Spider-Man: Total Mayhem Review

In a tried-and-true comic book videogame setup, Spider-Man: Total Mayhem kicks off when most of the important super villains from Spidey’s world are sprung from imprisonment and set free in New York. Naturally, it falls to our friendly neighborhood Spider-Man to put them all back in their place.

This latest piece of highly polished software to be released by Gameloft is an action beat ‘˜em up with a lot going for it. First of all it’s got that Marvel license, and it’s a great fun to see all of the famous super villains making trouble for our costumed hero. And, unlike some licensed games, the Spider-Man theme isn’t just tacked on– it’s used in a meaningful way.

In this game you can do just about everything that makes Spider-Man the hero he is. You’ll be swinging between buildings, shooting globs of web at henchmen, and climbing buildings in every level. Also in line with Gameloft’s other high-budget titles, the gameplay is exceptionally well varied from level to level. It’s like you’re moving from one big set piece to another as you make your way through the game.

Run, Spidey, run!

The cornerstone of Spider-Man: Total Mayhem is its amazingly fluid fighting system. You’ll easily string together combos in the double digits just by tapping a few buttons. Sure, you can do this just by standing there and mashing, but it’s way cooler try out different button combinations with D-pad inputs to see what will happen. Before long you’ll be pounding a guy’s face, dashing over to pummel his friend, then webbing his chest and helicoptering him into a group of enemies. It ends up looking like an expertly choreographed ballet of violence, and it’s very fun to take part in. Many items in the environments are destructable as well, and you get rewarded for going berserk on them.

The most common rewards are orbs that float out of enemies or items you’ve given a beating. At any time, you can pause the game to spend these orbs to upgrade your strength, defense, or special move. You’ll also find tons of pieces of comic book art hidden throughout the levels, which are viewable from the menu screen. They’re gorgeous drawings fitted to the iPhone’s screen, so you can take a screenshot and use them for wallpapers if you want.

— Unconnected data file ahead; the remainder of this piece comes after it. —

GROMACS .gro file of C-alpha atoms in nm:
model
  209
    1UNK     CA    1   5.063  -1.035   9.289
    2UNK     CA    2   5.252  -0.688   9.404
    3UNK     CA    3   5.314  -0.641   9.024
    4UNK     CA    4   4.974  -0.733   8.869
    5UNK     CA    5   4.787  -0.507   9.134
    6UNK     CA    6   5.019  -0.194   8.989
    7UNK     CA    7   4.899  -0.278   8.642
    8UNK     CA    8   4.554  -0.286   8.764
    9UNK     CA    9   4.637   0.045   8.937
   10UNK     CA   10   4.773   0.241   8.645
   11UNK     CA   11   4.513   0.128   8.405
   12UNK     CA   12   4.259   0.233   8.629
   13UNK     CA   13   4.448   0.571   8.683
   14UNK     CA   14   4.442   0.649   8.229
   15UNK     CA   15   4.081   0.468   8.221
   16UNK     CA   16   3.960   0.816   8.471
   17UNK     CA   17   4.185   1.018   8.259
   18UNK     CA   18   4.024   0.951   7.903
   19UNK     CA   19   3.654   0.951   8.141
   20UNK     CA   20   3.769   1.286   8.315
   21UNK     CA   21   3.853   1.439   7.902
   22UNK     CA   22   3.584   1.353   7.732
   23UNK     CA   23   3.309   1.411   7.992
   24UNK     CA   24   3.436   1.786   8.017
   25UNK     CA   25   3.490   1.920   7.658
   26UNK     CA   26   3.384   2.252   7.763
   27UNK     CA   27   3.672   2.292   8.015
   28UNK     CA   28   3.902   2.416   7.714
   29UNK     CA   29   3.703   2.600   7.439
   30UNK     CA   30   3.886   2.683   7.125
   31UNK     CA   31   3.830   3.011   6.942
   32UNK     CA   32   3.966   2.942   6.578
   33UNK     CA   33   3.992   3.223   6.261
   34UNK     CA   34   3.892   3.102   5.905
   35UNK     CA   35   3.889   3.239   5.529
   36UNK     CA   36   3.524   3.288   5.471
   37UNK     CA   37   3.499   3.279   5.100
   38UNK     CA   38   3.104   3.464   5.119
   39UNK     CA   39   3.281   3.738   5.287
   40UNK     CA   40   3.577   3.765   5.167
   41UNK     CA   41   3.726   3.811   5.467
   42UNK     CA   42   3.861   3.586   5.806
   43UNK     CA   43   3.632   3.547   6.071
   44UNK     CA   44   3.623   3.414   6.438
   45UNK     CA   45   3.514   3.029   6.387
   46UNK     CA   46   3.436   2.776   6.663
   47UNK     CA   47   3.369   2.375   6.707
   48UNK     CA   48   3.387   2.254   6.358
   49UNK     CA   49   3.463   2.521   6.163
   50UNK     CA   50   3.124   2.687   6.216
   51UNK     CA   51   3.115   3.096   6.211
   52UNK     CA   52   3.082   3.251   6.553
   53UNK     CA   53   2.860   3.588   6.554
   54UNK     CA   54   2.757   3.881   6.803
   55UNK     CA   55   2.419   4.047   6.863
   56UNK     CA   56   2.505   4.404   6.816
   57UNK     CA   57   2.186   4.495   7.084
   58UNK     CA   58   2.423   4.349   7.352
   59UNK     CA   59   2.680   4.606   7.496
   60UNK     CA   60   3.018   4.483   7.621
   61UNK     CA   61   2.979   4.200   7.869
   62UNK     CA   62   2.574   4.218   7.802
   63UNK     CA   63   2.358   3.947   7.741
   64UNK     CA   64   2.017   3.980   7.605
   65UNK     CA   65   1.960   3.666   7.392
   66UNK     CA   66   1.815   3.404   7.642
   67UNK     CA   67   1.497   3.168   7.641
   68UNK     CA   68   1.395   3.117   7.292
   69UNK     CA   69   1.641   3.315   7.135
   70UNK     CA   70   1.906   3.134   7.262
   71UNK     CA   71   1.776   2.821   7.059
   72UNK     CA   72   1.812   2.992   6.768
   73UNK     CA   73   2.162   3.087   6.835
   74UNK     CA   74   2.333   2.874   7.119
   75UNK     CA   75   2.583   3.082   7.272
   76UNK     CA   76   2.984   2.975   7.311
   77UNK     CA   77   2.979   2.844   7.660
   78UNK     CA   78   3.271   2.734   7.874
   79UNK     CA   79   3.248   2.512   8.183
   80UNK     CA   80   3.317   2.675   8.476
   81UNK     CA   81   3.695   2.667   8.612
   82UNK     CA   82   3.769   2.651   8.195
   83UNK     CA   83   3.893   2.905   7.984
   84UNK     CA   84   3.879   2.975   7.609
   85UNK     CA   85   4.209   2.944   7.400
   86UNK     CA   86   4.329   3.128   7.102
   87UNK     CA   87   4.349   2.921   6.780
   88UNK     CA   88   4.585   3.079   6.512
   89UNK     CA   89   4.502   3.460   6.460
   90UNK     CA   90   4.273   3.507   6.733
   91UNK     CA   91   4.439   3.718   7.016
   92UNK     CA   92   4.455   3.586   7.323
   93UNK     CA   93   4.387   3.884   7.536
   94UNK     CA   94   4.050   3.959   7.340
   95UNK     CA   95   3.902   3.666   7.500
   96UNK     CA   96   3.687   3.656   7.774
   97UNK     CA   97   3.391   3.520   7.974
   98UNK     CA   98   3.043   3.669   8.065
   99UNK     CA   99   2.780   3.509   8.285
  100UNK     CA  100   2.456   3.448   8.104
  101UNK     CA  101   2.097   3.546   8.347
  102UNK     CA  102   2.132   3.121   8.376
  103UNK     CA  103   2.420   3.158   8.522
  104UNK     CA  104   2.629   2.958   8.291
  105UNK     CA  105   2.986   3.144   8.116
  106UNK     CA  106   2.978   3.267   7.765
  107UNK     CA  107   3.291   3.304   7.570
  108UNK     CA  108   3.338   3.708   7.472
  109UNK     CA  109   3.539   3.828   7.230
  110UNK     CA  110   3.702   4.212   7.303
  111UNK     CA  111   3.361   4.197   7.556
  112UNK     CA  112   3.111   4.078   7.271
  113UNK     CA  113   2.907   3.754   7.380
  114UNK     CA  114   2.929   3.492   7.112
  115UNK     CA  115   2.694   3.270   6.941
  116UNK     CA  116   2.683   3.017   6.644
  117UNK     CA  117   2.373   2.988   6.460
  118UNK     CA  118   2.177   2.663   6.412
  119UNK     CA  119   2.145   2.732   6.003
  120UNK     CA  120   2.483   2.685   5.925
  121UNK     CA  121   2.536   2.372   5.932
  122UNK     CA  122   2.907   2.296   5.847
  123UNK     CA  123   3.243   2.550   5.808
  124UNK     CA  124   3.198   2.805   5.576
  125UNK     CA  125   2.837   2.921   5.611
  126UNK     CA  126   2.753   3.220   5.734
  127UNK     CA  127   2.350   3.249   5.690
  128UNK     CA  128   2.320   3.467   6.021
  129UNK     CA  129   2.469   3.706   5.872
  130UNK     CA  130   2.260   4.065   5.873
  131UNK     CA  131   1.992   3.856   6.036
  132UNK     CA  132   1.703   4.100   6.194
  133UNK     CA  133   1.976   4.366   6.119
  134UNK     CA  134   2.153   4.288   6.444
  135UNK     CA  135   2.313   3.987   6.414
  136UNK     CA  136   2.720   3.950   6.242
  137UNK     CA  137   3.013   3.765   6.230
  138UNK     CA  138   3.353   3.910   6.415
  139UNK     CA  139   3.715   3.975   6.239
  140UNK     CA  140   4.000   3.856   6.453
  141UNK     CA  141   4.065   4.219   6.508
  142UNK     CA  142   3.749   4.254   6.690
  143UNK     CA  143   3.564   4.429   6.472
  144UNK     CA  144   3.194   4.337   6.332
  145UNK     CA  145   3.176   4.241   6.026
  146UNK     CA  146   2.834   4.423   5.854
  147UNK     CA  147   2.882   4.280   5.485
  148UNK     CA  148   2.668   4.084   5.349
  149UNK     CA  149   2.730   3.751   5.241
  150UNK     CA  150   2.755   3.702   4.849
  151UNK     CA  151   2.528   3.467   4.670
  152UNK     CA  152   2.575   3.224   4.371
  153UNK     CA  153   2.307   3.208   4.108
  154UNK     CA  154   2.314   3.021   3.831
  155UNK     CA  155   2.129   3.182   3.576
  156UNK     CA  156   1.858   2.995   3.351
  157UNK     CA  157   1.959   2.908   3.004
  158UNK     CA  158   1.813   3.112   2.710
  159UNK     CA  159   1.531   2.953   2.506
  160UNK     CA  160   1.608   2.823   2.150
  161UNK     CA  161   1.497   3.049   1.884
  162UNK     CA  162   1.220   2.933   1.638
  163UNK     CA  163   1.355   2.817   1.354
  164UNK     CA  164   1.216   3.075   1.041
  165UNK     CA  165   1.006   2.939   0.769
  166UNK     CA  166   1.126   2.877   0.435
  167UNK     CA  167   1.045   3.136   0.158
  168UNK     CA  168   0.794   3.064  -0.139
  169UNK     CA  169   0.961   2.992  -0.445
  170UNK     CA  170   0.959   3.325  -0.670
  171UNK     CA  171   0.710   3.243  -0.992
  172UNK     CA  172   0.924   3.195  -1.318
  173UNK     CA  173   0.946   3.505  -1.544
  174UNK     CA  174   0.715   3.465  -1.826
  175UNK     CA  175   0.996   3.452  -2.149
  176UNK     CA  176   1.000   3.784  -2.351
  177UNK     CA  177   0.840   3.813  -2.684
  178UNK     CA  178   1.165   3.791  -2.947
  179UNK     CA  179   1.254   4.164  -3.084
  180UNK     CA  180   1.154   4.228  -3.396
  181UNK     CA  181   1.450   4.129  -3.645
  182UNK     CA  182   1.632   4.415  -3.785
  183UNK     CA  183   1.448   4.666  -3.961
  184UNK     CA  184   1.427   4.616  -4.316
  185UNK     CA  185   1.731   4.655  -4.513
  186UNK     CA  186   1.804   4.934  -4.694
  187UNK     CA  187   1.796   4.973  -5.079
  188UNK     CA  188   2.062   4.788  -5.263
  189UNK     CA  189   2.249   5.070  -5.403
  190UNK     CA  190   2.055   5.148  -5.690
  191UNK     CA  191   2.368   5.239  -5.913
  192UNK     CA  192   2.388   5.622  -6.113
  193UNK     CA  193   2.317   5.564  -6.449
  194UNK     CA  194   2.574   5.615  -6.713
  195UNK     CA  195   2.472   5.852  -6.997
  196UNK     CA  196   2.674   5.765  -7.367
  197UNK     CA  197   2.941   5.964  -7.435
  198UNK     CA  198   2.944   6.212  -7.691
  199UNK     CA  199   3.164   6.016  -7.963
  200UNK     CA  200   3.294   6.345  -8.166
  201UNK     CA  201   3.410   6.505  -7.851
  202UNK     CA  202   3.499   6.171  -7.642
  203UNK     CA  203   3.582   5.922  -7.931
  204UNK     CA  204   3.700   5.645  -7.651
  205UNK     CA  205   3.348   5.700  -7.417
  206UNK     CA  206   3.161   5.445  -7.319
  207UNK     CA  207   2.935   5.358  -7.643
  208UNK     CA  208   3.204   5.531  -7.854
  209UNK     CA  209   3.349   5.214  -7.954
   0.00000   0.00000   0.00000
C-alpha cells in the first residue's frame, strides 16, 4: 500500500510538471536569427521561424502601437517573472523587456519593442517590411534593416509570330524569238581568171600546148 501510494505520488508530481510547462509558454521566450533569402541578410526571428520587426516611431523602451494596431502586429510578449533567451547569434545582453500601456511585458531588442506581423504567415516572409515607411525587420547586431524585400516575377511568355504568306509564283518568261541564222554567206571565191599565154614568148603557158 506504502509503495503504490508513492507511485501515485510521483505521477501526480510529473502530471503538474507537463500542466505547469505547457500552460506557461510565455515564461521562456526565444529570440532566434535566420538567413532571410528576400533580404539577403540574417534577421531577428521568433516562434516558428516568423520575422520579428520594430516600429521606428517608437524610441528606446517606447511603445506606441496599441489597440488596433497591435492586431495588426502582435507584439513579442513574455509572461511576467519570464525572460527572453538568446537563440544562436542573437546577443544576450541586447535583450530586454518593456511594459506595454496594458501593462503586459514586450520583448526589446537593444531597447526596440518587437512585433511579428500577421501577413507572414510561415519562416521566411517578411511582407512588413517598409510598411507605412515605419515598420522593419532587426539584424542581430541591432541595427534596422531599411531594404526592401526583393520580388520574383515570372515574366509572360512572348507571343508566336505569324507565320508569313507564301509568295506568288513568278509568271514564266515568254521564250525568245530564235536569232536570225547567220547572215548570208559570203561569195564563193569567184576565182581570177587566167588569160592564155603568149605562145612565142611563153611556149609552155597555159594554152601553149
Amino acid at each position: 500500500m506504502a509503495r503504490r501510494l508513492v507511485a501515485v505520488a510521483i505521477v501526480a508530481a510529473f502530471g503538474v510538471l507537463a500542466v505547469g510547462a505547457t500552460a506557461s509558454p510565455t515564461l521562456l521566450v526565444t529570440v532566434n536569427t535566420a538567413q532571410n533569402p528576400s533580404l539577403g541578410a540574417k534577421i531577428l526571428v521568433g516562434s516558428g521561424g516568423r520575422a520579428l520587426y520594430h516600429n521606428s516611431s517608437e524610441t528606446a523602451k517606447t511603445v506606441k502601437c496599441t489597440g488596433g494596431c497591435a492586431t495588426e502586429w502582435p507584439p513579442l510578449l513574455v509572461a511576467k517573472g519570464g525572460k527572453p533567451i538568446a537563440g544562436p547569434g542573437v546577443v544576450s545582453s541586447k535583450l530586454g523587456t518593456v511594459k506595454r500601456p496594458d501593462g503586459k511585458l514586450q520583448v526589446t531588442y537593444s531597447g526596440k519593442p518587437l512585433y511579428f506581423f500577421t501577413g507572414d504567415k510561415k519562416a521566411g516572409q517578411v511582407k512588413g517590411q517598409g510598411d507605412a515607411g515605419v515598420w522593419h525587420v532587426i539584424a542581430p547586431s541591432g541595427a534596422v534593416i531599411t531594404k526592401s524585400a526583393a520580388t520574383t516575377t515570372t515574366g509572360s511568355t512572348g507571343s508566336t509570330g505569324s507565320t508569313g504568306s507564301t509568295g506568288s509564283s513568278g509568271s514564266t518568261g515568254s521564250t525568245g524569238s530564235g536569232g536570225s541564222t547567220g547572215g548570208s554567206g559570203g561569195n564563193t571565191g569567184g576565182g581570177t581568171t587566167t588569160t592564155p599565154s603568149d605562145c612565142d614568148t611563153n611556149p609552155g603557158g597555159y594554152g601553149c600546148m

Slingshot time.

The levels are large, detailed, and very well constructed. The New York depicted in the game is as colorful as its comic book inspiration, and it’s filled to the brim with danger. Fires rage out of windows and boxes tumble down the sides of buildings as you scale the walls. Giant fan blades turn and floor panels become electrified in conveniently orchestrated patterns as you make your way across them. You can’t move the camera, but there’s no need: it always provides a good view of what’s going on.

The game’s storyline, told primarily in cutscenes between levels, puts you up against the super villains one by one as you figure out how they escaped. It’s not the most gripping of stories, and the acting is sub-par, but it keeps the action moving. Our only other complaint is that we had more trouble beating Rhino, the boss of the second level, than we did fighting any other villain. But that’s a fluke in the otherwise smooth difficulty curve of the game. These minor deficiencies are overshadowed by the enormous amount of variety and fun on offer in the rest of the game.

We haven’t even touched on the unlockable trophies or your ability to snap photos of the bosses as you fight them, or the web meter that enables your super move when it fills to capacity. This is a deep game with an incredibly fluid and fun fighting mechanic, that offers something new and different around every corner. It has plenty for everyone, whether you’re a fan of the web-slinger, or beat ‘˜em ups, or gaming in general. Our point is this: download Spider-Man: Total Mayhem if you have the money to spare. Nuff said.

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